Easebourne King Edward VII restoration in line for award

Looking out onto the demolition site C121478-2 Picture by  Louise Adams
Looking out onto the demolition site C121478-2 Picture by Louise Adams

THE controversial redevelopment of the former King Edward VII hospital at Easebourne has been shortlisted for a prestigious planning award.

The Royal Town Planning Institute has announced the scheme is in line for one of its 2014 planning excellence awards.

The scheme is one of a record number of entries this year when trophies in ten categories will be hotly contested by no less than 63 projects, consultancies and local authority teams.

The King Edward VII project faces stiff opposition from 11 other schemes in the ‘best planning for natural and built heritage’ category of the awards.

Competition includes the Stonehenge environmental improvement project submitted by Chris Blandford Associates, renewable energy supplementary planning guidance submitted by Loch Lomond and the Trossachs National Park and the King’s Troop Royal Horse Artillery project at Woolwich submitted by Scott Brownrigg Planning.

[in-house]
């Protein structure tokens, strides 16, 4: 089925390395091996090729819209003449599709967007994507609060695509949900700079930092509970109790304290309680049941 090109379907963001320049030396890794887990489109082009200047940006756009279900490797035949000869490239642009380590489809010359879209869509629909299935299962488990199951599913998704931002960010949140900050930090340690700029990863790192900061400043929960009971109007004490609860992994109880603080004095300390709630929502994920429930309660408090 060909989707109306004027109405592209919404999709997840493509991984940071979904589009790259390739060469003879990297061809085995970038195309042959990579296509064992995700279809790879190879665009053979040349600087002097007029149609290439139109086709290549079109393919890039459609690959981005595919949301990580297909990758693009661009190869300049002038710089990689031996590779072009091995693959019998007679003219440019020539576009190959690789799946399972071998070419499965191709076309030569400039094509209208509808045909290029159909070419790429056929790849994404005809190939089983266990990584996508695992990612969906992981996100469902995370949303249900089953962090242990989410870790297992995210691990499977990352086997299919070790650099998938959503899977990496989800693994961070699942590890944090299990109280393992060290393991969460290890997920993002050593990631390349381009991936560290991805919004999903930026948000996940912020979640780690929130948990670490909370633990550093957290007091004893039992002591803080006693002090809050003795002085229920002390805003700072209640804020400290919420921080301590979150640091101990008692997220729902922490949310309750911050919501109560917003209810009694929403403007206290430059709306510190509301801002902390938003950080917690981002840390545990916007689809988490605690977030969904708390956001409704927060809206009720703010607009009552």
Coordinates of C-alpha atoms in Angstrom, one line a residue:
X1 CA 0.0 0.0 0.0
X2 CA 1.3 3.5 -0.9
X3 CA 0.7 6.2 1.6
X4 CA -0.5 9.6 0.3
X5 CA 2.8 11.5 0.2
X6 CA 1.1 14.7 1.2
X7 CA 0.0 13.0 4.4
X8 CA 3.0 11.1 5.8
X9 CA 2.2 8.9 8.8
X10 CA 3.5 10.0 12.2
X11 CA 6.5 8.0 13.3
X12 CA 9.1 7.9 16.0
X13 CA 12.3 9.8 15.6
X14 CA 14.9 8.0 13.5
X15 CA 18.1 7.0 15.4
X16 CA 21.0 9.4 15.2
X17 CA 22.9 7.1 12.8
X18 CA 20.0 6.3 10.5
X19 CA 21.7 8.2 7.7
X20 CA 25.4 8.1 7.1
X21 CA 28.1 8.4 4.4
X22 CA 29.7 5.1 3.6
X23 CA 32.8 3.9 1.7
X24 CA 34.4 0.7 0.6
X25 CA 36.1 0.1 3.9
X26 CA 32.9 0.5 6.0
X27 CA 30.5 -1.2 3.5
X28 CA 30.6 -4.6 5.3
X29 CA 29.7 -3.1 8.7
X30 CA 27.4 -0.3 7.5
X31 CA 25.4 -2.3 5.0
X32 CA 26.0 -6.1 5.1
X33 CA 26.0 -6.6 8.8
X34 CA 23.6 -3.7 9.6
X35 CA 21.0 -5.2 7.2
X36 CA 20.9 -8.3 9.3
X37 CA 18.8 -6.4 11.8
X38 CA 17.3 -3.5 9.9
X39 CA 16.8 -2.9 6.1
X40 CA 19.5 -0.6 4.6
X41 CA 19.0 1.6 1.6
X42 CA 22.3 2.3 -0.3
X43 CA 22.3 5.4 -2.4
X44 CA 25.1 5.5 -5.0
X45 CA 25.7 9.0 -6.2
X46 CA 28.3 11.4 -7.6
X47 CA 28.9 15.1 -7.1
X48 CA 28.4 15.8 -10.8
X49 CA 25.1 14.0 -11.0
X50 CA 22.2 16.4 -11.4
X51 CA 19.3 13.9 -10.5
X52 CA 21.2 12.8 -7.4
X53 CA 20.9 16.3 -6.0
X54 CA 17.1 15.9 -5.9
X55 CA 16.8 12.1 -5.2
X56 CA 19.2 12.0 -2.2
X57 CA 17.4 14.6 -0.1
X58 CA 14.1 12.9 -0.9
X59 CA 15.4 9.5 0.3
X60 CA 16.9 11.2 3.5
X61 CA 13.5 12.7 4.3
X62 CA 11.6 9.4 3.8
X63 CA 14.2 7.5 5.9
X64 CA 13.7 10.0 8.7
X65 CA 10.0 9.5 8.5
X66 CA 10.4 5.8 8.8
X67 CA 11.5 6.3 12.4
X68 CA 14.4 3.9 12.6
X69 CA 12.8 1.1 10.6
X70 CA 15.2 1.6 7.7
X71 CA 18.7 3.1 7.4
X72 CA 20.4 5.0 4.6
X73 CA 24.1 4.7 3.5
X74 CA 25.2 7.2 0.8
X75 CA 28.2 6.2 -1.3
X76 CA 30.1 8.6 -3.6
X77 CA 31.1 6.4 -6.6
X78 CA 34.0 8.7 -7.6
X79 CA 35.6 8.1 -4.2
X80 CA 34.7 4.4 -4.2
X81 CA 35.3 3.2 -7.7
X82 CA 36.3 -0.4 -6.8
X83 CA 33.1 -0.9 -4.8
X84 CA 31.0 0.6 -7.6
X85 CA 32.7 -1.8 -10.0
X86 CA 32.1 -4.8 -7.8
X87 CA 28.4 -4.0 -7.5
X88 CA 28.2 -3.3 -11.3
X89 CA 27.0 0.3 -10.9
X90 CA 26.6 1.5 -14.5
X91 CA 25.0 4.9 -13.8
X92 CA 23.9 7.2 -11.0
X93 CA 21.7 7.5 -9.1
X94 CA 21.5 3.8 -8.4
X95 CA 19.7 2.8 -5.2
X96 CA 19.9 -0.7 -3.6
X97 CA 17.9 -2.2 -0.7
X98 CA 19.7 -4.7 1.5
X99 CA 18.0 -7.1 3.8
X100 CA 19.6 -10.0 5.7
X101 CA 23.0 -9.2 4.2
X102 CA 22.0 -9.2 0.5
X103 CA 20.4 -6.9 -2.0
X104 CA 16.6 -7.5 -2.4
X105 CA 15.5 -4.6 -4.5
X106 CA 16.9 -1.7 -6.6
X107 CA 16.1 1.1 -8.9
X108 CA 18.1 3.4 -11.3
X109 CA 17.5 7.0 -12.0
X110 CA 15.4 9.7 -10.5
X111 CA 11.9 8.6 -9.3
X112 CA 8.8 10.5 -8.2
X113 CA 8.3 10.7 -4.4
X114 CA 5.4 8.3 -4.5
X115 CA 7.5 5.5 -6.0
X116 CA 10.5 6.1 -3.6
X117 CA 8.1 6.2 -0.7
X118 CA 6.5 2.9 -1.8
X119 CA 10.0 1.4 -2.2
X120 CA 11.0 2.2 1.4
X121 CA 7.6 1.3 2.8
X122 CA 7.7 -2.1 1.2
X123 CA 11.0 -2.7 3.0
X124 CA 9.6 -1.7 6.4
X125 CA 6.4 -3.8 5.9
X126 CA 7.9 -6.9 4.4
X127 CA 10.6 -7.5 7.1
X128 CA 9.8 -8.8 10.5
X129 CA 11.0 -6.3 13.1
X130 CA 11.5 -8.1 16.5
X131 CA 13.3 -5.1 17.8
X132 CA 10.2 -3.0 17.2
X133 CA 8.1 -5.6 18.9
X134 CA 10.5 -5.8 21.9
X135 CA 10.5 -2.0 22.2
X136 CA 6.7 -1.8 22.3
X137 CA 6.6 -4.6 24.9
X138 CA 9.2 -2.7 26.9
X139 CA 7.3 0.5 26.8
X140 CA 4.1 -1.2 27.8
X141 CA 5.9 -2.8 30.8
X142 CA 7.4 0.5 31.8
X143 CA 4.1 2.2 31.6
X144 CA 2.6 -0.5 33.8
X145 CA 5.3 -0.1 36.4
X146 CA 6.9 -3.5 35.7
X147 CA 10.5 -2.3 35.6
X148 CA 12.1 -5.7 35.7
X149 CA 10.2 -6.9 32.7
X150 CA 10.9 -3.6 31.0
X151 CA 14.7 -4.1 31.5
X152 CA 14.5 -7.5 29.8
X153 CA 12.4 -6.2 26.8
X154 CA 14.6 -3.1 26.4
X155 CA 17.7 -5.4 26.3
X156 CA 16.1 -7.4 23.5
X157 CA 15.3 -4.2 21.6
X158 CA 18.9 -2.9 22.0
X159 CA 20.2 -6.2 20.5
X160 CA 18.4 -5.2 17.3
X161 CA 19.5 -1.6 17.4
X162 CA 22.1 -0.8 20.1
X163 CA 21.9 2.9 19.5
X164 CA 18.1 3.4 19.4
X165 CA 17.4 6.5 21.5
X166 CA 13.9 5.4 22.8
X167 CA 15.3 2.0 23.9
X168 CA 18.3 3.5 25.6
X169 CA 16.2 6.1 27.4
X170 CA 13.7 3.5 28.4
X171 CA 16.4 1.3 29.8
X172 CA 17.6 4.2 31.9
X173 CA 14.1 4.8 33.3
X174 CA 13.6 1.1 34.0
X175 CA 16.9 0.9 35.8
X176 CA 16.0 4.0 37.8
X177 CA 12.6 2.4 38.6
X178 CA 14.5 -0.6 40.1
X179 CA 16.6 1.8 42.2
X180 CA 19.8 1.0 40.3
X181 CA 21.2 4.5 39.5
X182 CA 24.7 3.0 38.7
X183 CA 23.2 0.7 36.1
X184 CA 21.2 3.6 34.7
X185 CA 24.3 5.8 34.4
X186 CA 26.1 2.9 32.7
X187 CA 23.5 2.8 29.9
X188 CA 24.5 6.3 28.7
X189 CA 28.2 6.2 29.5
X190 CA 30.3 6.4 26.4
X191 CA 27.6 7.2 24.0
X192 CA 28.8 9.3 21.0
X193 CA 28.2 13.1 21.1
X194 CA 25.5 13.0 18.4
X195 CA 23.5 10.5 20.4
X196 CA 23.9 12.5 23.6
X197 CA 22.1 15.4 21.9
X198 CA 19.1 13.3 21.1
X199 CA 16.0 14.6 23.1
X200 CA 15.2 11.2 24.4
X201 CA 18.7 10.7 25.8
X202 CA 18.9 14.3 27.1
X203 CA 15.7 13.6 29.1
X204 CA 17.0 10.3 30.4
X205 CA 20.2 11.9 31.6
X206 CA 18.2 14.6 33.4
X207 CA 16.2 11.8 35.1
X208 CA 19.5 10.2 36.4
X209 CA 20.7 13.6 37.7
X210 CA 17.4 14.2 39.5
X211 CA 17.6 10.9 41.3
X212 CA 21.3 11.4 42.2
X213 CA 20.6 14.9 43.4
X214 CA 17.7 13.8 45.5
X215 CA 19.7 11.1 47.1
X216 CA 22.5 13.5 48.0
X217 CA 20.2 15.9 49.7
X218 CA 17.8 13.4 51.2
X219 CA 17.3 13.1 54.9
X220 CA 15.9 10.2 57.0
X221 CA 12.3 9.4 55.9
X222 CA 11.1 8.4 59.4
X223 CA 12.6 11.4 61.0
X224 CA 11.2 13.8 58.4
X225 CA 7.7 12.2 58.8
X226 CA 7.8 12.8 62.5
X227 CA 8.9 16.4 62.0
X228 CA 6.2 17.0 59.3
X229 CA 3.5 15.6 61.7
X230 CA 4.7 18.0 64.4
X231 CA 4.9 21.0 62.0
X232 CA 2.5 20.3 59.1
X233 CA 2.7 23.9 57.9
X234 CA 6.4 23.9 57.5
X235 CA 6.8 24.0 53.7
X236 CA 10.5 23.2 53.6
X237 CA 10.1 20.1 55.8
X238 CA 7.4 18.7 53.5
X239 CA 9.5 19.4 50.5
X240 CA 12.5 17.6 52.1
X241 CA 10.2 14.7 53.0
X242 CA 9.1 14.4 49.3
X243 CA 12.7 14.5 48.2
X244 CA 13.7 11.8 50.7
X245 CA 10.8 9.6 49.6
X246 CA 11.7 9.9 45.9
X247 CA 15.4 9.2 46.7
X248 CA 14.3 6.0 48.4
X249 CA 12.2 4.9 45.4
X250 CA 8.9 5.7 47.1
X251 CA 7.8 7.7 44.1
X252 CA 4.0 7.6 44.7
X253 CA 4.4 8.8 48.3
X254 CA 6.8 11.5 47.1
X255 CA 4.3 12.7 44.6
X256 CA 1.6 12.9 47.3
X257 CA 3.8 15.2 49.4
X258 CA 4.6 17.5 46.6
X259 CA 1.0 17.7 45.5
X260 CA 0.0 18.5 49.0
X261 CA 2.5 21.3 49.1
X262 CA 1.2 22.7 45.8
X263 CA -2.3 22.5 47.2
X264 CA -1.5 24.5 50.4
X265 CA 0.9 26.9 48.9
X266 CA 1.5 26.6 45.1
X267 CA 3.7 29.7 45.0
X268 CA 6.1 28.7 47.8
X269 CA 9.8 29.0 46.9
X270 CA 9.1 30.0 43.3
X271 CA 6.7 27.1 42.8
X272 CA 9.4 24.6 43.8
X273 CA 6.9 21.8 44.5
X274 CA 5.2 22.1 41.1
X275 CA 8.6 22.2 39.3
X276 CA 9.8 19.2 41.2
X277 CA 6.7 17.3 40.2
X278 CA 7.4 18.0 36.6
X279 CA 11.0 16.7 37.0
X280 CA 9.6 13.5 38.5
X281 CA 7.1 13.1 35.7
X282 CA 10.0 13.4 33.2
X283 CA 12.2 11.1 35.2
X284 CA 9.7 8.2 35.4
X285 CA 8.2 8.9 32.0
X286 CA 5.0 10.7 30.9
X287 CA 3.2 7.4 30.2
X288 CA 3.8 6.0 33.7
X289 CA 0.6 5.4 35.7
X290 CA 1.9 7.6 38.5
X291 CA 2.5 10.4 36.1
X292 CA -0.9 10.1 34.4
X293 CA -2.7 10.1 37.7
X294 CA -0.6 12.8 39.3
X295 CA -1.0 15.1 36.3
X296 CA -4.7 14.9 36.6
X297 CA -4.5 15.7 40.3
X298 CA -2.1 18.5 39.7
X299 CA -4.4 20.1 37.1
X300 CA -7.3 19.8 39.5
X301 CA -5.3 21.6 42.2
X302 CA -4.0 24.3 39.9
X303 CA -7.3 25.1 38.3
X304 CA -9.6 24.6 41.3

The King Edward VII scheme has been submitted to the Royal Town Planning Institute by its developers City and Country and the South Downs National Park Authority.

Plans to restore Midhurst’s historic King Edward VII Hospital by building new homes around it were eventually given the go-ahead in November 2011 by the national park planning committee.

The original planning permission was for 79 assisted care units in a new building and 331 private market homes of which 148 were planned in the listed sanatorium building.

The listed chapel is being restored as a cafe and shop and the developers made a £100,000 contribution to primary school education and £800,000 for affordable housing to be built off the site.

There have been several minor amendments to the original plan during development over the past three years.

Winners will be announced at an awards ceremony to be held at The Shaw Theatre in London on June 23.